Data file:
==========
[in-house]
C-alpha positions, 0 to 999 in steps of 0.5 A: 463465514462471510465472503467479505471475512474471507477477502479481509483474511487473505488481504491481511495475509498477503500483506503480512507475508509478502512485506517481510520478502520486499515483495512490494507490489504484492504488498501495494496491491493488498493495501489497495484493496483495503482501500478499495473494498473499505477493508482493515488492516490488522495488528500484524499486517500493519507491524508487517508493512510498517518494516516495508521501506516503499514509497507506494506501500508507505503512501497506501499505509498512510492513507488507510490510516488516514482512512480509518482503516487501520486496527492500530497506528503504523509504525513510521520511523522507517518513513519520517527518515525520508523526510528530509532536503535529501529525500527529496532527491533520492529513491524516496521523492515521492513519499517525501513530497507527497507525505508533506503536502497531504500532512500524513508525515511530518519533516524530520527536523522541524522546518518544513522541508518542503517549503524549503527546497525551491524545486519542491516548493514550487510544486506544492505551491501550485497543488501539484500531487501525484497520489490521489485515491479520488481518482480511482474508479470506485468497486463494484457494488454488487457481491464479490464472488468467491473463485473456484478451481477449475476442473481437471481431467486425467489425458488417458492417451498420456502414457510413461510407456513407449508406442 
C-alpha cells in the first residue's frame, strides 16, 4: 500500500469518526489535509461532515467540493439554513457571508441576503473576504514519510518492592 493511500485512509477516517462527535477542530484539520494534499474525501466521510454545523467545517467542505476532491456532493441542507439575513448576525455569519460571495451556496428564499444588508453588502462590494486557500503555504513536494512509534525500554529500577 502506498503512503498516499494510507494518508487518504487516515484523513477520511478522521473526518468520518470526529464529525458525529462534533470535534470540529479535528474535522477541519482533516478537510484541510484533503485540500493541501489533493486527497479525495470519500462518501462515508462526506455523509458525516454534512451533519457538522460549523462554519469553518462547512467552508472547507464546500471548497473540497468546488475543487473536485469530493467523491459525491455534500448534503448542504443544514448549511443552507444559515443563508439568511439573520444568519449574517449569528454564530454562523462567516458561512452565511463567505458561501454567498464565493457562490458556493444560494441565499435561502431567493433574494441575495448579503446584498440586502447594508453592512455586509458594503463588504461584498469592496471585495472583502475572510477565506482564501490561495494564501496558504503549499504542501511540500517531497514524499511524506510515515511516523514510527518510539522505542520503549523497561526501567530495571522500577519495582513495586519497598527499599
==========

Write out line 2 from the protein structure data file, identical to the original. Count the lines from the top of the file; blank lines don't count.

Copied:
C-alpha positions, 0 to 999 in steps of 0.5 A: 463465514462471510465472503467479505471475512474471507477477502479481509483474511487473505488481504491481511495475509498477503500483506503480512507475508509478502512485506517481510520478502520486499515483495512490494507490489504484492504488498501495494496491491493488498493495501489497495484493496483495503482501500478499495473494498473499505477493508482493515488492516490488522495488528500484524499486517500493519507491524508487517508493512510498517518494516516495508521501506516503499514509497507506494506501500508507505503512501497506501499505509498512510492513507488507510490510516488516514482512512480509518482503516487501520486496527492500530497506528503504523509504525513510521520511523522507517518513513519520517527518515525520508523526510528530509532536503535529501529525500527529496532527491533520492529513491524516496521523492515521492513519499517525501513530497507527497507525505508533506503536502497531504500532512500524513508525515511530518519533516524530520527536523522541524522546518518544513522541508518542503517549503524549503527546497525551491524545486519542491516548493514550487510544486506544492505551491501550485497543488501539484500531487501525484497520489490521489485515491479520488481518482480511482474508479470506485468497486463494484457494488454488487457481491464479490464472488468467491473463485473456484478451481477449475476442473481437471481431467486425467489425458488417458492417451498420456502414457510413461510407456513407449508406442 